They met in the city hall, the same one where my mother had been honored years ago. I sat in the last row of chairs, my pale hair falling in my eyes. I listened as my mother explained her case to the strange and unsympathetic panel of judges. And for the first time, I heard the whole story.
There had been life on this planet: a natural ecosystem. An endless network of worms crawled just beneath the surface. Enormous flocks of butterflies lived in the trees, roaming the oceans of moss. When they landed en masse, they could shroud a tree in shimmering snow.
The scouting bots’ findings corroborated those of the few anthropologists who’d landed on this planet some years earlier. Without further intensive study—by the anthropologists, of course—it was impossible to rule out the potential that the worms and butterflies had been sentient life forms.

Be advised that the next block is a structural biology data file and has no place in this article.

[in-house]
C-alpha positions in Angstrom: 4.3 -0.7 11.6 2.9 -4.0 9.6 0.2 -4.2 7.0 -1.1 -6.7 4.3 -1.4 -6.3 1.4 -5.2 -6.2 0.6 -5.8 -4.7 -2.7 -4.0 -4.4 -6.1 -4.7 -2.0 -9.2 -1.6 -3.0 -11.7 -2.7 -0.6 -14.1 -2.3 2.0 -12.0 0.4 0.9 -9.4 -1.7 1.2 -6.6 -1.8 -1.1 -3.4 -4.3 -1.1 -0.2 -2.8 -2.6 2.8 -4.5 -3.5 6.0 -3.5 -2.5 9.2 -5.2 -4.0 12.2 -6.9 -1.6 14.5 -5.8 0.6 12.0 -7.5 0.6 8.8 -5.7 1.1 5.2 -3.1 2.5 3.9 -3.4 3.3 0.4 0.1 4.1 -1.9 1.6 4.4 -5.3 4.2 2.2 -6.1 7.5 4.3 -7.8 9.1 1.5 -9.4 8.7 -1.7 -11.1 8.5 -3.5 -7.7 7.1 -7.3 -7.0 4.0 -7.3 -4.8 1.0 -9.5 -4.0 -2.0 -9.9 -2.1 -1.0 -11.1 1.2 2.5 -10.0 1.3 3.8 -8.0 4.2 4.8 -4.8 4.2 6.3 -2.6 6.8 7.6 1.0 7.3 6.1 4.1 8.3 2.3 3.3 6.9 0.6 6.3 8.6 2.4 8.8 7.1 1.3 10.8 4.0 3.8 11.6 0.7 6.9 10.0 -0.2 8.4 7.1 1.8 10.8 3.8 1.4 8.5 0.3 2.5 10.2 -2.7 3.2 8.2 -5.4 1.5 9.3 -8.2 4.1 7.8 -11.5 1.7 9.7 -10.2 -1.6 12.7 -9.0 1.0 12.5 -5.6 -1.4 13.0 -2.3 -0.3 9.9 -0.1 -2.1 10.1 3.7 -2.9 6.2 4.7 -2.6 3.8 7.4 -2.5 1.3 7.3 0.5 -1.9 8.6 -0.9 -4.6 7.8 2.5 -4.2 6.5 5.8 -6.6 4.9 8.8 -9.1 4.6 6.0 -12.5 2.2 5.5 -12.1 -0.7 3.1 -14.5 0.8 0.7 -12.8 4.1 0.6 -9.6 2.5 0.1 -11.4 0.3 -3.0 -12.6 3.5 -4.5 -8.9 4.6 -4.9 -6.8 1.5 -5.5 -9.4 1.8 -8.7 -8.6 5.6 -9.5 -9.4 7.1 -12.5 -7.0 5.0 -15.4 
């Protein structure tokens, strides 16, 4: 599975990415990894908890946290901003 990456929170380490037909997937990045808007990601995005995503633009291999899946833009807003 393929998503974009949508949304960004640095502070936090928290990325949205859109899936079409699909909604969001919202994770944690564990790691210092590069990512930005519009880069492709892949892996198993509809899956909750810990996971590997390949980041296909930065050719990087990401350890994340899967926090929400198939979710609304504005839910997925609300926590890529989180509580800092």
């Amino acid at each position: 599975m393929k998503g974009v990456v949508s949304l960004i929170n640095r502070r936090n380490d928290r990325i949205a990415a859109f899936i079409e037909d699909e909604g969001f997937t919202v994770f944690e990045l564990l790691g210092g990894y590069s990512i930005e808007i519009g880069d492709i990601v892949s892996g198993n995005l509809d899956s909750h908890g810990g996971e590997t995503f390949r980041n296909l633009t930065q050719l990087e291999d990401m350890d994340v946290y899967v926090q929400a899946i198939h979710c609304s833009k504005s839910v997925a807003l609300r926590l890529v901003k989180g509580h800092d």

They no longer existed on Celadon. They had been destroyed. My mother had given the order.
Two years before the ship had arrived at the planet that would become Celadon, the travelers received the news from Tenne. Among the news, there was the gruesome story of a ship that left just before Alanis. This ship had discovered a new planet, odd but livable. There was only one possibly-sentient life form: a species of small reptiles, lizard-like creatures that traveled in swarms and packs. The settlers had already been on the ship for years, and they were determined to co-exist peacefully, while the anthropologists studied the reptiles. Somehow, the reptiles infiltrated the colony. They massacred the settlers, leaving nothing but regurgitated bones and walls smeared with blood. The nanites were already tidying the remains when the next wave of settlers arrived.
“So I did what I thought was right,” my mother said, facing the panel without flinching. “I wanted this planet to be safe.”